The Motley Fool Discussion Boards
Investing/Strategies / Mechanical Investing
|Subject: Re: Optimizing Blends with Sharpe/(GSD^x)||Date: 11/18/2007 12:10 PM|
|Author: MoeBruin||Number: 204029 of 250308|
I am in some ways pretty much with you here. If I am young and looking long term who cares what the volatility as long as you get the highest maximum CAGR. I can tell you personally I have taken hits on my portfolio that make most people shudder and to be honest it isn't that bad. The pain of those hits has been far less painful to me then where my portfolio is now. Of course if you get older and/or closer to actually needing the money then you have to watch out for a hit coming when you need the money.
That said here is why Zee and Elan are for the most part correct in my opinion. Having successfully used these screens for many years I can tell you one thing for sure the future predictive power of these screens is much less then you can imagine. Most of the great screens I started with myself and most people on this board won't touch today with one or two exceptions.
What people have discovered is that the volatility around a screen is a much better predictor then the CAGR but again I personally don't consider even that as perfect a predictor as most people. That is in part why Elan has stated your expectation have to be at beating the market not getting the past return on these screens. Otherwise you are bound be disappointed with your returns and will tend to pick screens that minimize not maximize your returns especially if the market collapses. This again is said from knowing the past experience of many people who have invested in MI.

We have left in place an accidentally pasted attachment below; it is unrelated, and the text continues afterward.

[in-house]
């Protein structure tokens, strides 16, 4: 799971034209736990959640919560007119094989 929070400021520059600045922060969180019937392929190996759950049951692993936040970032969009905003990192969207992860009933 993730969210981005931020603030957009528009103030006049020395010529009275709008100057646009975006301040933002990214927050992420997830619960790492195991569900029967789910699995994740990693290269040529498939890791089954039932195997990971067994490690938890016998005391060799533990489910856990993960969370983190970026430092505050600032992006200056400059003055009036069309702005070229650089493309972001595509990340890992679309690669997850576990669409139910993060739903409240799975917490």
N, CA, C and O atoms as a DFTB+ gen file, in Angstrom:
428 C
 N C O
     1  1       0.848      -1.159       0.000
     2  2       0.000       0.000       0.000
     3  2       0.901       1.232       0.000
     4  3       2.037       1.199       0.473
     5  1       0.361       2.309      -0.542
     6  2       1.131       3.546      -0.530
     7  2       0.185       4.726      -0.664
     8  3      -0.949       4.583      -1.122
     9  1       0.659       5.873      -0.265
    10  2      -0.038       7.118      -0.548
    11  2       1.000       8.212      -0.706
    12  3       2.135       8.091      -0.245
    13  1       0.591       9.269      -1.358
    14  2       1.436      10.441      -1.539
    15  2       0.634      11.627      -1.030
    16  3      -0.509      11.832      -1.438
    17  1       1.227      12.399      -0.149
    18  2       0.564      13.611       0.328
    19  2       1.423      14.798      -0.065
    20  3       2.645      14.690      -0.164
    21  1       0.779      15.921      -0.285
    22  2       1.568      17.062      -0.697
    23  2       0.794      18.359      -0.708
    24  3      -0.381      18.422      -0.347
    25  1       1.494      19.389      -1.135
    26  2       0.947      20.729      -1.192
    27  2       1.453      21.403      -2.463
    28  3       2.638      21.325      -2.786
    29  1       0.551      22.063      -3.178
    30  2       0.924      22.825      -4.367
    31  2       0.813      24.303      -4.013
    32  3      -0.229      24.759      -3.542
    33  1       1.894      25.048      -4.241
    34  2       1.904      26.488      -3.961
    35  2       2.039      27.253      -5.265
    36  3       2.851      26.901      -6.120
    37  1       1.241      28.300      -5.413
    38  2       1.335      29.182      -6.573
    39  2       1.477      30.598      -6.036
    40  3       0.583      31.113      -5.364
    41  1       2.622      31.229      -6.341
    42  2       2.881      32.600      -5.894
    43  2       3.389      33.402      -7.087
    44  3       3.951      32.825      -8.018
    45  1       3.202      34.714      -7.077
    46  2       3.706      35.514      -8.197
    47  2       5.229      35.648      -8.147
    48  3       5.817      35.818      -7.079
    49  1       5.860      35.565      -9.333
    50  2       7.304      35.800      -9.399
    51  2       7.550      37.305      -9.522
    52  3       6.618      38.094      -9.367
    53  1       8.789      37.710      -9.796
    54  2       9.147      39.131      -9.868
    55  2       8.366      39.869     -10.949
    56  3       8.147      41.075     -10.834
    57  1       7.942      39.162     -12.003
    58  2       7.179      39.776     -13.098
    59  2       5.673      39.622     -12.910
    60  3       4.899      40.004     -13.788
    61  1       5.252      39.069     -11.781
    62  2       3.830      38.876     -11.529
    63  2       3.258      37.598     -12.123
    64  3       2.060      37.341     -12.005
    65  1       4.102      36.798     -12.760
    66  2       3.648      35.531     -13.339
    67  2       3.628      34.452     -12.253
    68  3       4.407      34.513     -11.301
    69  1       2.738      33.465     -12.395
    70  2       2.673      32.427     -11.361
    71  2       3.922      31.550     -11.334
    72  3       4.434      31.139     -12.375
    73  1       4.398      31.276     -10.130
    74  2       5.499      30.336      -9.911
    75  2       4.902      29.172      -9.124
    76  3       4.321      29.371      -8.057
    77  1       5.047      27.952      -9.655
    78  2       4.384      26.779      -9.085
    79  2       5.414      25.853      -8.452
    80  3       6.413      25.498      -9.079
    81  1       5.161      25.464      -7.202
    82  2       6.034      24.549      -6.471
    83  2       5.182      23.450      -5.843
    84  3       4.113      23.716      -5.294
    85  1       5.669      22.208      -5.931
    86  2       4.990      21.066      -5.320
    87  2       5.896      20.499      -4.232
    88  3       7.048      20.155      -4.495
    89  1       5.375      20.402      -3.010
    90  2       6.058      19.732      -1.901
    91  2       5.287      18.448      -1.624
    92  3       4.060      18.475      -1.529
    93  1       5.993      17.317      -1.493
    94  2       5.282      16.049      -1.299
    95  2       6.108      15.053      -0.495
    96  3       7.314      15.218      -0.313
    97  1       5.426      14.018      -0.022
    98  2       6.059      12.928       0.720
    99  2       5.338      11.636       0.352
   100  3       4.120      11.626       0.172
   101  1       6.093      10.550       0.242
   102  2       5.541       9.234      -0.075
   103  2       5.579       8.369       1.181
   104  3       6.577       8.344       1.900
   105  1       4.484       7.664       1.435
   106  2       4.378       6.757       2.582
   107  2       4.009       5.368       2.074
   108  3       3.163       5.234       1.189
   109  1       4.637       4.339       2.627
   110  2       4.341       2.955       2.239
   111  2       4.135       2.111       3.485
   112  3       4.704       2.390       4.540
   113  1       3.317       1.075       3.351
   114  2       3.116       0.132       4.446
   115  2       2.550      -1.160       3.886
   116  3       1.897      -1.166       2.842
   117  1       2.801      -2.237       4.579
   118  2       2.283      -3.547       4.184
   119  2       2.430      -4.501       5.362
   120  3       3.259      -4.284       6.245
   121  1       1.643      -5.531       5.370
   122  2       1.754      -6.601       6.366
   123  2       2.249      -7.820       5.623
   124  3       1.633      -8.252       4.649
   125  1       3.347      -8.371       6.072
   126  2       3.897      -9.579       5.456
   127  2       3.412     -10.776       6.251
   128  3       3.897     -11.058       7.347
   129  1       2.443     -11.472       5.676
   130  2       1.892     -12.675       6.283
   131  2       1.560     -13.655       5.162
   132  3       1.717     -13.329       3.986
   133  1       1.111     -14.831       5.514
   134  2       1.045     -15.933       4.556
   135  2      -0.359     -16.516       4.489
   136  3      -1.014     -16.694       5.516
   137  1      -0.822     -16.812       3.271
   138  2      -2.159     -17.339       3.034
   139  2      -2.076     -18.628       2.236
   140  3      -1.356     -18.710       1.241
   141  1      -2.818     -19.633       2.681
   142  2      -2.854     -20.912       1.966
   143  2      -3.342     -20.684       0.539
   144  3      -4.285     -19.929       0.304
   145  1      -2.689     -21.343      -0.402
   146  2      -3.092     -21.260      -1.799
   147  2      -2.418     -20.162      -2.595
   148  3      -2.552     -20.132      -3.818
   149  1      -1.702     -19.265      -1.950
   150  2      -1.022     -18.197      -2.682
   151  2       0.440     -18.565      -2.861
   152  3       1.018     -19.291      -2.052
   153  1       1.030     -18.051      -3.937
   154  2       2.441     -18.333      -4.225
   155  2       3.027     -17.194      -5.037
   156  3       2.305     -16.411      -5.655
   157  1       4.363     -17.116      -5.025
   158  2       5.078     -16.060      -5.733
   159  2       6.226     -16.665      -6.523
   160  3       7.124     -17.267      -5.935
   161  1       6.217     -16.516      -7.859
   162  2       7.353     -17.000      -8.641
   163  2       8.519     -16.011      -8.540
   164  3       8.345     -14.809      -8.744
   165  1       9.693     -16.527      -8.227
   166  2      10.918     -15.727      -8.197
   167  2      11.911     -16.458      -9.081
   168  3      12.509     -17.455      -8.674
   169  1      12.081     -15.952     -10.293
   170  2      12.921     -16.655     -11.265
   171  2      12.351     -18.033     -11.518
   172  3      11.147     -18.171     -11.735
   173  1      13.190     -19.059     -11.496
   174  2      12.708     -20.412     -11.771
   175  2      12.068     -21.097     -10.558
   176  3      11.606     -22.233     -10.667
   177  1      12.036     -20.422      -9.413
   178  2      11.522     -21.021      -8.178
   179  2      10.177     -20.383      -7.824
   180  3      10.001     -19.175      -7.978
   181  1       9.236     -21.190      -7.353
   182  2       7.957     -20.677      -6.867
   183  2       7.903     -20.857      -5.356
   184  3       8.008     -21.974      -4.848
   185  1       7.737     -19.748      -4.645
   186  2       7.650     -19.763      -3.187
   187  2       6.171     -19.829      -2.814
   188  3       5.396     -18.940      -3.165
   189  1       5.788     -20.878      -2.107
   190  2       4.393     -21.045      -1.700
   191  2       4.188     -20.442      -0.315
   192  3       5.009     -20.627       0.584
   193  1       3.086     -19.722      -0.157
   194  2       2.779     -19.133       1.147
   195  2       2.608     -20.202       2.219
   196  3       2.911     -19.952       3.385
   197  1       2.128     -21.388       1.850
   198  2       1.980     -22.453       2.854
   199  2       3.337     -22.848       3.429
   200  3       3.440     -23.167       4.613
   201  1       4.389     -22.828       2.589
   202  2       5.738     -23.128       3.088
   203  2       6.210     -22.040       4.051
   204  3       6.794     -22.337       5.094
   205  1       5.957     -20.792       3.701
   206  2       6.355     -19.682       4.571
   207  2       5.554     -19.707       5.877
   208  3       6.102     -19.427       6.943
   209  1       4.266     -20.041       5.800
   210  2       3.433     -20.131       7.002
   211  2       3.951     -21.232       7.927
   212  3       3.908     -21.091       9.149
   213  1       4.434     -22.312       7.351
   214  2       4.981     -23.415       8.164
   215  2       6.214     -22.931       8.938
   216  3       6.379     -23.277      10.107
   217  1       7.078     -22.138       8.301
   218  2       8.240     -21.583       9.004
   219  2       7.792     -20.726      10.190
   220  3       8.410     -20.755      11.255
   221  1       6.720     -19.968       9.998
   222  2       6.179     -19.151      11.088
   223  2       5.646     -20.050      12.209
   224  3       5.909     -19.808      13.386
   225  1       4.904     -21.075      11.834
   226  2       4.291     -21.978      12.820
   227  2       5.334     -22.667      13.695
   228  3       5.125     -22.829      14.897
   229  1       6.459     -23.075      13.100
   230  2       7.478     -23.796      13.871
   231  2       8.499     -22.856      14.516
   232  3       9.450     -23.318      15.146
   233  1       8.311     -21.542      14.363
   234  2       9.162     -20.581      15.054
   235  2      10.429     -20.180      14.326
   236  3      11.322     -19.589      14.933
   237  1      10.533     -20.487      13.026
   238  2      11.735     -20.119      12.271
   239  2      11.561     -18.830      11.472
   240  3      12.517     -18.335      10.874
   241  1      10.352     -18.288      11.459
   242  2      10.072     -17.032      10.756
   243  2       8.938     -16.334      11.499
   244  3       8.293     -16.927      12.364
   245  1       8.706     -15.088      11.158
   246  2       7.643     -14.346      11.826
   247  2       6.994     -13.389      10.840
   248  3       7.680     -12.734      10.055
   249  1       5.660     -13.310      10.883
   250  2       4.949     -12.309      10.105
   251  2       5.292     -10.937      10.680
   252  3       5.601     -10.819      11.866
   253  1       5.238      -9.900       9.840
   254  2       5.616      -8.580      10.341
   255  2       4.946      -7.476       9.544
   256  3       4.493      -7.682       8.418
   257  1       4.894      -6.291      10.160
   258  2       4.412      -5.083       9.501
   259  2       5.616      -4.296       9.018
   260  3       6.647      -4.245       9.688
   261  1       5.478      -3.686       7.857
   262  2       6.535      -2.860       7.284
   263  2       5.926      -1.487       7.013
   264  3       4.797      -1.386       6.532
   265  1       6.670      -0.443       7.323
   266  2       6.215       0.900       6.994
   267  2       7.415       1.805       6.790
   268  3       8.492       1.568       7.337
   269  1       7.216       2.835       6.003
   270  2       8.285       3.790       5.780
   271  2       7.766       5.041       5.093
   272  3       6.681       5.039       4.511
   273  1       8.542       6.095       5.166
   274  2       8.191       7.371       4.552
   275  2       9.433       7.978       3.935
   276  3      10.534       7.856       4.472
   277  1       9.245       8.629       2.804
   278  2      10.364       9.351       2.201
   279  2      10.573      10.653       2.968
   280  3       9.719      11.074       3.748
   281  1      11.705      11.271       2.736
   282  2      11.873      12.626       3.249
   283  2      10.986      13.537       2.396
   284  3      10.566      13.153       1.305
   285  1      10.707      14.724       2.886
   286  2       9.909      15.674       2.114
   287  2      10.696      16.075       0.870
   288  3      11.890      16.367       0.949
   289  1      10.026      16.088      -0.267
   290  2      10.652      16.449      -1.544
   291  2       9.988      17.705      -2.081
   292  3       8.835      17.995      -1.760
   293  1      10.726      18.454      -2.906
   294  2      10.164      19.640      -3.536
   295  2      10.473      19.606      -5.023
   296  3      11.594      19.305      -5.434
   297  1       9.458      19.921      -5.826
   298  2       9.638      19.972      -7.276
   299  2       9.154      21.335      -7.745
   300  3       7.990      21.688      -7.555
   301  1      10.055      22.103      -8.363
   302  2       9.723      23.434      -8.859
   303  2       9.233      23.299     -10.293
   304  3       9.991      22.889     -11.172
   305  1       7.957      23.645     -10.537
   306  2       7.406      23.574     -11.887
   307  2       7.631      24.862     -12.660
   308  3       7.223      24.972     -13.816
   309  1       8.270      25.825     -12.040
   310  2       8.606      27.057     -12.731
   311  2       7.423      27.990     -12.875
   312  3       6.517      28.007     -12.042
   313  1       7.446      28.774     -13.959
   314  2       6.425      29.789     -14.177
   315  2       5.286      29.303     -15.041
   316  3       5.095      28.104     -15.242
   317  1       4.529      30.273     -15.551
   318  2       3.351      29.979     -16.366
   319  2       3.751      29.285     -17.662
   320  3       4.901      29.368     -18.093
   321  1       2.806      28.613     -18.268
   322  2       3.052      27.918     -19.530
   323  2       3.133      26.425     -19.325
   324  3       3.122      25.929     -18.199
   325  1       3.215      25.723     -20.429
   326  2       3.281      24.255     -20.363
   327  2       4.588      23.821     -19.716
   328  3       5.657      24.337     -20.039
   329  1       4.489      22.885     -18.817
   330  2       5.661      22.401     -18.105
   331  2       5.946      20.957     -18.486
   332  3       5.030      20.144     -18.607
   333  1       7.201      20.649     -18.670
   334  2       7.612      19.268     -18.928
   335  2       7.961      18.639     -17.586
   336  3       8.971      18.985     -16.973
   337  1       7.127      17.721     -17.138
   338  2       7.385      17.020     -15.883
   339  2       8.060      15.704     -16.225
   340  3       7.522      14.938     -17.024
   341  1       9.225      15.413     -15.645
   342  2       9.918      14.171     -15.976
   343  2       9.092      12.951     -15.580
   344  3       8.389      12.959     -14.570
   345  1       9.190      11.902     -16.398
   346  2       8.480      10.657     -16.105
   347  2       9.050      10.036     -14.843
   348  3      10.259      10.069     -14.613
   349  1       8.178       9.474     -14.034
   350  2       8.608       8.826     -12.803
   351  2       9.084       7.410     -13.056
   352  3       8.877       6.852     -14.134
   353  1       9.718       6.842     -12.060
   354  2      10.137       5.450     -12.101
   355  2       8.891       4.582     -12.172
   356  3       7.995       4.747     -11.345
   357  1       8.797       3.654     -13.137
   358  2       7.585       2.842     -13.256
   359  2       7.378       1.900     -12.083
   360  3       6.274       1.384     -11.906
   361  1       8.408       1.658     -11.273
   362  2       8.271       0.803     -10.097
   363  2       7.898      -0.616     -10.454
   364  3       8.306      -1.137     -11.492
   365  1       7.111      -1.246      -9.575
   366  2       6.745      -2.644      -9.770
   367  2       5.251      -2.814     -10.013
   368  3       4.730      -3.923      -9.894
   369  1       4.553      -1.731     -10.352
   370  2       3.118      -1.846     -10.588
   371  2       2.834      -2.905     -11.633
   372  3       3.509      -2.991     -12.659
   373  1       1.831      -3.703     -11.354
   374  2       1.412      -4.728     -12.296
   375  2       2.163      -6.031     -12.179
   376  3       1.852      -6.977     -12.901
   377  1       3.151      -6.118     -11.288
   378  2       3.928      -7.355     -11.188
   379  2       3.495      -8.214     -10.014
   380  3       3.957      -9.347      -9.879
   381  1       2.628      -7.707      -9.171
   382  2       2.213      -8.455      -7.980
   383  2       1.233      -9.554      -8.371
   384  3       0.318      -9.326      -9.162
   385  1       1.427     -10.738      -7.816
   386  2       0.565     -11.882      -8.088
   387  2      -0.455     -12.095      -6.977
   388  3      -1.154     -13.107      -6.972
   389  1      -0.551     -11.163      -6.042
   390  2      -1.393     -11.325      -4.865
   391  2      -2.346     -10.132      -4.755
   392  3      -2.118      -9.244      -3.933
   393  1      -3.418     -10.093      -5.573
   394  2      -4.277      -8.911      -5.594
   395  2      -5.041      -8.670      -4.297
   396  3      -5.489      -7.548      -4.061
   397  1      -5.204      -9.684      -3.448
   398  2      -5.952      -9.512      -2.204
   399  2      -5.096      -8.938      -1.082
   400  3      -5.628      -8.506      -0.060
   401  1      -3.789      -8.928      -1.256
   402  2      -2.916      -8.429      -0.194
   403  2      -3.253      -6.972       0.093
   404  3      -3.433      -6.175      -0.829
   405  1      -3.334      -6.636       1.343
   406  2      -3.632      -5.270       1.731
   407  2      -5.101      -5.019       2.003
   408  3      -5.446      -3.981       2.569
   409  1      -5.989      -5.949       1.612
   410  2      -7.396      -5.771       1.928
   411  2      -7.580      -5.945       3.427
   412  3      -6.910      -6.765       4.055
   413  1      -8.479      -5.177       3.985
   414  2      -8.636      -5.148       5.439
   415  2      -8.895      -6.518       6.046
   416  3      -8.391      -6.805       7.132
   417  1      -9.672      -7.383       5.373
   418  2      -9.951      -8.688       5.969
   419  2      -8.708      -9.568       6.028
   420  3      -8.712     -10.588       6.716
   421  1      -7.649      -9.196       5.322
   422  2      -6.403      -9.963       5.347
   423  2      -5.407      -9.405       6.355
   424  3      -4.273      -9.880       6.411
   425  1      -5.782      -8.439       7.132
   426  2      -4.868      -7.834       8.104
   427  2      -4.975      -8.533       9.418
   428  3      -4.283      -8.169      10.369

So when you try to maximize for CAGR you are fooling yourself with these screens. You are maximizing on a mirage.
It is for these reasons that the strategy I use is two fold.
1) I invest in simple screens that have been around for ever and have worked for a very long time like a the RS26. 26 week return has been something that has been known to work for decades and has been backtested with VL data since the 60s.
2) I use a blend geared toward volatility.
One final note I can tell you is that Elan is basically the pioneer of actually using a blend in his portfolio. He has always blended in part for volatility although it may not have been totally intentional in the early years. He always blended for variety which did give him a volatility edge in the early years.
I can also tell you that that nobody I know on this board including myself (must say I don't know what Zee gets but I wouldn't bet against him) has had overall higher returns throughout the years.
There were some very famous poster on this board who ran portfolios trying to just maximize CAGRs. One did it to the nth degree possible (cherry picking) any possible backtested screen you could find. The other just kept switching each year to what he thought high fliers were for the coming year (without the blending tool we have today to help). The first of these portfolios over a fairly long period of time lost money and way underperformed the market. The other portfolio over a number years also did not beat the market.
|Copyright 1996-2014 trademark and the "Fool" logo is a trademark of The Motley Fool, Inc. Contact Us|